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Explosive Questions

Indiana nitrogen fertilizer plant on hold over link to bombs in Afghanistan

by Glenn Hess
February 25, 2013 | A version of this story appeared in Volume 91, Issue 8

Credit: U.S. Army Capt. Chad E. Cooper
U.S. Army Sgt. Antonio Magdaleno (center), a chemical operations specialist, briefs Lt. Gen. Michael D. Barbero (left) on the type of bags commonly used in homemade-explosives labs, which are replicated at Fort Irwin, Calif.
U.S. Army Sgt. Antonio Magdaleno, a chemical operations specialist, briefs Lt. Gen. Barbero on the type of bags commonly used to help identify possible homemade explosive labs. This photo was taken at Fort Irwin, Calif.
Credit: U.S. Army Capt. Chad E. Cooper
U.S. Army Sgt. Antonio Magdaleno (center), a chemical operations specialist, briefs Lt. Gen. Michael D. Barbero (left) on the type of bags commonly used in homemade-explosives labs, which are replicated at Fort Irwin, Calif.

A bid by a Pakistani conglomerate to build a nitrogen fertilizer plant in Indiana has been put on hold. An Indiana state agency took this action because of concerns that the firm isn’t doing enough to prevent its calcium ammonium nitrate from being smuggled into its home country’s neighbor, Afghanistan.

The U.S. Department of Defense has told Congress that the common agricultural fertilizer, produced in factories owned by the Lahore, Pakistan-based Fatima Group, has been making its way into the deadly homemade bombs—called improvised explosive devices (IEDs)—that the Taliban and other terrorist elements have been using to inflict heavy casualties on American troops in Afghanistan.

Pakistan’s U.S. embassy in Washington, D.C., insists that Fatima Group has taken numerous steps to combat the diversion of its product and has been cooperating fully with both Pakistani and U.S. government officials. The company did not respond to C&EN’s request for comment.

Earlier this month, Indiana Gov. Mike Pence announced that he had instructed the Indiana Economic Development Corp., a state agency, to halt the project with Fatima Group until a thorough investigation can be completed.

In December, the state approved $1.27 billion in tax-exempt municipal bonds for Midwest Fertilizer, a start-up company of Fatima Group, to help finance the construction of a manufacturing facility in Mount Vernon, a small town near a port on the Ohio River in southwestern Indiana. Under the terms of the deal, Midwest Fertilizer would not have access to the bond proceeds until July 1 at the earliest.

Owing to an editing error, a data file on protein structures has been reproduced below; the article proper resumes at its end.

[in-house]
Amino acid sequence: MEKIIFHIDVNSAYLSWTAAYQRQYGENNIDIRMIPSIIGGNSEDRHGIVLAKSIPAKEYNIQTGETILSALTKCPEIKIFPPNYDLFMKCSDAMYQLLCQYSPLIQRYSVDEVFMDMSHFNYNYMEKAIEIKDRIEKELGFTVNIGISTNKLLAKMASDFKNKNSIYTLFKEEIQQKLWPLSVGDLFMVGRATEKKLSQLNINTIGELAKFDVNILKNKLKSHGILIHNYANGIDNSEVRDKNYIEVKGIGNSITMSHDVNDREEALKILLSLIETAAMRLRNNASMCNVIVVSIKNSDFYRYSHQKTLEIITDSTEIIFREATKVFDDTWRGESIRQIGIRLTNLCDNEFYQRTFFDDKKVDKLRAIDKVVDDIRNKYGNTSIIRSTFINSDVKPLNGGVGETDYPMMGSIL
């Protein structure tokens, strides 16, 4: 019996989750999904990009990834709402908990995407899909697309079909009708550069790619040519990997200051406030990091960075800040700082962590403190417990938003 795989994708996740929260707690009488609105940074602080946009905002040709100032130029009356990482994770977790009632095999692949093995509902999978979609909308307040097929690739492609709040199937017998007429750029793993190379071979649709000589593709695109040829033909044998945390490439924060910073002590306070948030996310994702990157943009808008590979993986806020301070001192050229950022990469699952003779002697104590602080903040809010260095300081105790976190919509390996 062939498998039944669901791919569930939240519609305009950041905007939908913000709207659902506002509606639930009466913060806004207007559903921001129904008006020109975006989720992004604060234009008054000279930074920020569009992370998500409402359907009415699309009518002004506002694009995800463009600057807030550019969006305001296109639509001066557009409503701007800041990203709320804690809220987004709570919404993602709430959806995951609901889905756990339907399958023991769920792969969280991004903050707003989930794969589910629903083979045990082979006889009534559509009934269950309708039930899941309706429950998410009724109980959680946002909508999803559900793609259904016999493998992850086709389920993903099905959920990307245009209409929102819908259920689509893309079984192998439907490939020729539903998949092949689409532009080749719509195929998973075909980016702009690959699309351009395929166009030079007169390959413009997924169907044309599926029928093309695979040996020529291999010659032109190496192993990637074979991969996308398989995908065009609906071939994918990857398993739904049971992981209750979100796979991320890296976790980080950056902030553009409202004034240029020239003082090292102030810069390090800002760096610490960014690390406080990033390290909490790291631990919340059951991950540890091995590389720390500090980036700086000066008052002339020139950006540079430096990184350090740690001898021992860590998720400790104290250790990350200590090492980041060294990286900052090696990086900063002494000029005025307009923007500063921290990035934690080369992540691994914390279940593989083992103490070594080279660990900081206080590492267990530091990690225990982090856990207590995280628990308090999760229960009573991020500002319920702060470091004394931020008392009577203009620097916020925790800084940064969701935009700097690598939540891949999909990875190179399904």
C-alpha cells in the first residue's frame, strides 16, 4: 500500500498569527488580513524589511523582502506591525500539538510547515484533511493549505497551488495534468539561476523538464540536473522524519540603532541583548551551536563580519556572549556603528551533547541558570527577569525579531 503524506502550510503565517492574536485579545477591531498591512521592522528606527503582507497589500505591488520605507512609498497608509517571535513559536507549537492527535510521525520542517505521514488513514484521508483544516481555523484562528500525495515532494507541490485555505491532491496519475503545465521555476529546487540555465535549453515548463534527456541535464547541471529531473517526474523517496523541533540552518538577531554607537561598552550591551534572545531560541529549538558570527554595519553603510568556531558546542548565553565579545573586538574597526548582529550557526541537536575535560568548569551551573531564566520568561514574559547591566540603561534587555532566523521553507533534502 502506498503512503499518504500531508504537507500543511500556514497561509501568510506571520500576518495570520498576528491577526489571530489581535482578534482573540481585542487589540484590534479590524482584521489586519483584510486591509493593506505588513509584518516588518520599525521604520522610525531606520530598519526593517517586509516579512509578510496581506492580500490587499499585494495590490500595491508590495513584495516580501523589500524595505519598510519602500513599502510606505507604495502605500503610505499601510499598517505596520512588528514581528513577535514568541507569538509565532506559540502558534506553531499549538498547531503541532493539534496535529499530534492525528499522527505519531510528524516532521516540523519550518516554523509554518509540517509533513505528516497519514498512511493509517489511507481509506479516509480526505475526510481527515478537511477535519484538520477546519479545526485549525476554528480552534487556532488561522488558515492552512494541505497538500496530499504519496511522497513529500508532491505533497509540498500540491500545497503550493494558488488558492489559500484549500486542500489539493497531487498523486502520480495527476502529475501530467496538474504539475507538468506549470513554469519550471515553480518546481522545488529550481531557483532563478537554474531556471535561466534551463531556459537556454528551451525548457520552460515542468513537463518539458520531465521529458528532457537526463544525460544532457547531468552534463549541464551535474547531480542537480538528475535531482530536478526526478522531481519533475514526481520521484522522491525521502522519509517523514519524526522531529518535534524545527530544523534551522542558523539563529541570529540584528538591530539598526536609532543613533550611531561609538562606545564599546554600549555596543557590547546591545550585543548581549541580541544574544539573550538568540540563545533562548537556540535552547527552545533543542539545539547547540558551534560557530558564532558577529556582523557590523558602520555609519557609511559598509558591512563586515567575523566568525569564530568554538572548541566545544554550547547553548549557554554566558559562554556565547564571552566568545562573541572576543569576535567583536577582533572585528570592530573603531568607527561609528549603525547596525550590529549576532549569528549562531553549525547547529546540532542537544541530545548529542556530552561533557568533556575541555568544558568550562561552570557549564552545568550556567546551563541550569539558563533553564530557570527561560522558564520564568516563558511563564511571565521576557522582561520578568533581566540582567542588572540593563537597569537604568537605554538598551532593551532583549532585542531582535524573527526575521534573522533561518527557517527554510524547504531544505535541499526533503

Pence says he acted after learning that U.S. military officials considered Fatima Group less than cooperative with their efforts to stop the flow of explosive materials across the Afghanistan-Pakistan border.

“Economic development is important, but the safety and security of our troops in harm’s way is more important,” Pence says. “We’re in the process of making a careful evaluation of the appropriateness of Indiana’s involvement in this project with those priorities in mind.”

Eric Doden, head of Indiana’s development agency, notes that when Indiana began working with Fatima Group last summer, the Pentagon described the company as being supportive in efforts to prevent the diversion and illicit use of its product. Fatima Group is not on the government’s list of foreign entities banned from having business dealings with the U.S., and its executives are not prevented from traveling to the U.S.

“When Fatima initially approached us with its plans to create hundreds of new jobs and invest more than $1 billion in Indiana, we were thrilled,” Doden remarks. In its bond application, Midwest Fertilizer says the proposed plant would create 309 full-time positions with an average annual wage of $58,000 plus benefits. It would begin producing commercial fertilizers in 2016.

But in mid-January, Doden says, state officials learned that the Pentagon’s position on Fatima Group had changed dramatically. The project was suspended soon afterward.

Fatima Group’s conduct came up recently during a hearing before a panel of the Senate Foreign Relations Committee. At that December hearing, U.S. Army Lt. Gen. Michael D. Barbero sharply criticized the company in his testimony.

He explained that Afghanistan banned the production and importation of calcium ammonium nitrate early in 2010. Yet the fertilizer is still the main explosive component in IEDs, according to Barbero, director of the Pentagon’s Joint IED Defeat Organization. Last year, nearly 1,900 U.S. troops were killed or wounded by these explosives.

“We must address the continued uncontrolled flow of ammonium nitrate-based fertilizers and other IED materials from Pakistan into Afghanistan,” Barbero told the senators. “In Afghanistan we are playing defense.”

Ammonium nitrate can be converted into an explosive material that is as powerful as TNT when properly mixed with fuel. The U.S. witnessed firsthand just how deadly the fertilizer can be in the 1995 federal office bombing in Oklahoma City that killed 168 people. Ammonium nitrate has been used in terrorist attacks around the world, most recently in Mumbai and Oslo, Norway.